East Trescend & Railroad Tugs


Rail Road Tugs & East Trescend
Approximately 2 miles west of Promontory Point the causeway bends north before turning west on its path across the lake. This bend in the causeway was created in the early 1950’s when the railroad bypassed the original 1903 trestle to complete a solid causeway across Great Salt Lake. This “bend” in the causeway has formed a protective cove from the waves. This bend is known as the East Trescend or East V. Ten nautical miles on the causeway west of the East Trescend is a similar bend called the West Trescend that also offers protection from the sea.
Three tugs and a 165’ barge were stored between the 1903 trestle and the causeway. The barge was stored over at the West Trescend. The tugs were moored over at the East Trescend. In the 1980’s when the lake began to rise dramatically the railroad company, in order to protect the causeway from the barge or tugs being washed up on the tracks, sunk them. The barge was refloated several years later by Trestlewood but the tugs still remain over in the East Trescend. The hulls are quite rusty and parts of the decks and wheel houses have caved in. One tug is upside down. They make for a very interesting excursion into the history of the causeway.
Navigation to East Trescend
Navigation to the East Trescend is very straight forward. From the Great Salt Lake Marina, sail a heading of 321° magnetic for 33 nautical miles. There are no obstacles to navigation until you start approaching the causeway. The waypoint for the tugs is 41° 13.055’ north by 112° 32.116’ west. Stay west of this position as you begin your initial approach towards the Trescend. This will keep you off a shallow ridge that juts out from Promontory Point. As you start your final approach to the Trescend approach at a slow safe speed as there is still some debris on the bottom of the lake from the railroad. You will see a jetty sticking out to the west from the East Trescend. This is the remnants of the old 1903 trestle where it went to landfill and became a wooden trestle. By the way, the section of landfill causeway from Promontory Point to the East Trescend is known as the Saline section.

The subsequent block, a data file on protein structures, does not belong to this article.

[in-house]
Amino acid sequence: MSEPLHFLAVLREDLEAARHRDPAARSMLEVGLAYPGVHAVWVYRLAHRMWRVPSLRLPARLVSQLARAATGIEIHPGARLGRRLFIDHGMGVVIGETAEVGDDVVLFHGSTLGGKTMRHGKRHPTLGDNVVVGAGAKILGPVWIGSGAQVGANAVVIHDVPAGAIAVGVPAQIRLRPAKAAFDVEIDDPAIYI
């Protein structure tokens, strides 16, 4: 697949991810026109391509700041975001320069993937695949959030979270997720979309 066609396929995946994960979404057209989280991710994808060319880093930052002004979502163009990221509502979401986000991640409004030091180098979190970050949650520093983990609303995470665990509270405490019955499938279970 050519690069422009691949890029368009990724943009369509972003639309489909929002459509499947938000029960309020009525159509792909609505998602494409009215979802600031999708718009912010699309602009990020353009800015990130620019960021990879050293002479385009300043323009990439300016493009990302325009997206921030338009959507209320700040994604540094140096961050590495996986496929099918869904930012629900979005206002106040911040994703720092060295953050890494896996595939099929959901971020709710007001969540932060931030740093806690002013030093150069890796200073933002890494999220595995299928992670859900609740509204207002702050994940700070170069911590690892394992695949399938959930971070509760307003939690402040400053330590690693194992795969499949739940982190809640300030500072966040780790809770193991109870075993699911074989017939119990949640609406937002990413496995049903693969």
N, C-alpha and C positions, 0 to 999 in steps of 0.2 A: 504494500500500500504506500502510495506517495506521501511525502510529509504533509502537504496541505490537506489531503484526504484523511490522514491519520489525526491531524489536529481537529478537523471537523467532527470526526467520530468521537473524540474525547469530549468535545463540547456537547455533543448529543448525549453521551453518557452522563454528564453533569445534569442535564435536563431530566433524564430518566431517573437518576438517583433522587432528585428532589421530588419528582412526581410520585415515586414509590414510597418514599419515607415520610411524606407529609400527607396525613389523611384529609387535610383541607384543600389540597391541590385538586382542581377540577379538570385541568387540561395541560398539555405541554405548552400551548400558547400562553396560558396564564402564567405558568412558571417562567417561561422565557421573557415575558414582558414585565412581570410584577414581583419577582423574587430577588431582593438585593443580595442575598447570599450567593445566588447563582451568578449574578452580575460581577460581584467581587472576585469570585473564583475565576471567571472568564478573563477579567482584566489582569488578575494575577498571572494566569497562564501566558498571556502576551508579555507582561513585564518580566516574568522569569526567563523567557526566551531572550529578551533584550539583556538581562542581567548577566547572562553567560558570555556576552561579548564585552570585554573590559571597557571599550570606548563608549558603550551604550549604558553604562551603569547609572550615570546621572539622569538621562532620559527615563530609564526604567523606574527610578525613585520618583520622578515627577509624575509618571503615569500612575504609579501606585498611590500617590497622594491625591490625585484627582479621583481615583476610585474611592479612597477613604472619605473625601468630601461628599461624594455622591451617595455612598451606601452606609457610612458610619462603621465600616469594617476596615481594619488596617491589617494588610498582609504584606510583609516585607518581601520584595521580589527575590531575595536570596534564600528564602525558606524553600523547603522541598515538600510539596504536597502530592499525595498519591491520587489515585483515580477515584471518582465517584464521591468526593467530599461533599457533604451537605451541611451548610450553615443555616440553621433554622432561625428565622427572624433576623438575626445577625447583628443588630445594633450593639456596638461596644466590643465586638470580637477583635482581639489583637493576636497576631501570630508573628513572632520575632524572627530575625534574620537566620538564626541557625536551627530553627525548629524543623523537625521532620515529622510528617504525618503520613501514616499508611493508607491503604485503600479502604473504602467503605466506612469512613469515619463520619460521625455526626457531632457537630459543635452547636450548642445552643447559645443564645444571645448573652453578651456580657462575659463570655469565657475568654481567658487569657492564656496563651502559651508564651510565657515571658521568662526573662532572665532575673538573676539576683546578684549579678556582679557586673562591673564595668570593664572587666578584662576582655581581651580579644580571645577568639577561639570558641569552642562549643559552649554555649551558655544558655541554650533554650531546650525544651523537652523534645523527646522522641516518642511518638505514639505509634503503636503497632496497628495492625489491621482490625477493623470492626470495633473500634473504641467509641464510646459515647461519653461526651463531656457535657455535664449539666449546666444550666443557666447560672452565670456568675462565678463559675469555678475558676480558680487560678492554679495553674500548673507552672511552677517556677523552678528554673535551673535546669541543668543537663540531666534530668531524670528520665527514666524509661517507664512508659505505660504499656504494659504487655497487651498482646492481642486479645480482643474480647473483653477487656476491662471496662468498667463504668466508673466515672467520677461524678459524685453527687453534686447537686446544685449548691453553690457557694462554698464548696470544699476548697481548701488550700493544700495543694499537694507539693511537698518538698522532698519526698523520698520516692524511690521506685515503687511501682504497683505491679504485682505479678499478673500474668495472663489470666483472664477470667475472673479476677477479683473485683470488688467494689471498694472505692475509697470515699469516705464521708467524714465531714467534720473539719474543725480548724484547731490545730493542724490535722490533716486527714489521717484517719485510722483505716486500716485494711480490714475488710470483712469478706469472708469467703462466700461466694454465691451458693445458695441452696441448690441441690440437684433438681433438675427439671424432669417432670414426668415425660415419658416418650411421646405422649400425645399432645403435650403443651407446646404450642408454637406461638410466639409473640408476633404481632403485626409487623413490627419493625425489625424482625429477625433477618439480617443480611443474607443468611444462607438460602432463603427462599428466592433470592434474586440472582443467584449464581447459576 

As you see the jetty protruding out from the East Trescend you will want to slowly and carefully round the jetty to your starboard keeping a good lookout for possible debris. Once past the jetty you can turn due east and enter the East Trescend. At this point you will easily see the tugs. You can sail about halfway into the Trescend before encountering very shallow water full of large boulders.
Bear in mind that the causeway is owned by Southern Pacific and is private property. The railroad doesn’t seem too concerned with people boating there but if you climb up the causeway onto the tracks keep a good watch for trains. This track is still very actively used.
The tugs are definitely worth seeing and are part of the history of Great Salt Lake. But wander (carefully) across the tracks and peer at the pink water. The north half of the lake is the color of pink lemonade due to a particular type of bacteria and the red algae that flourishes up there.
Take good hiking shoes with you. The terrain is very rocky ad has a lot of small rusty railroad debris strewn about. And one word of caution; during spider season (mid summer) the ground literally crawls with spiders. If you think the marina is bad, the East Trescend will redefine that word for you. The railroad doesn’t spray for spiders. 

The pilings in the background are gone now.  This picture shows the jetty leaving the East Trescend and heading the West.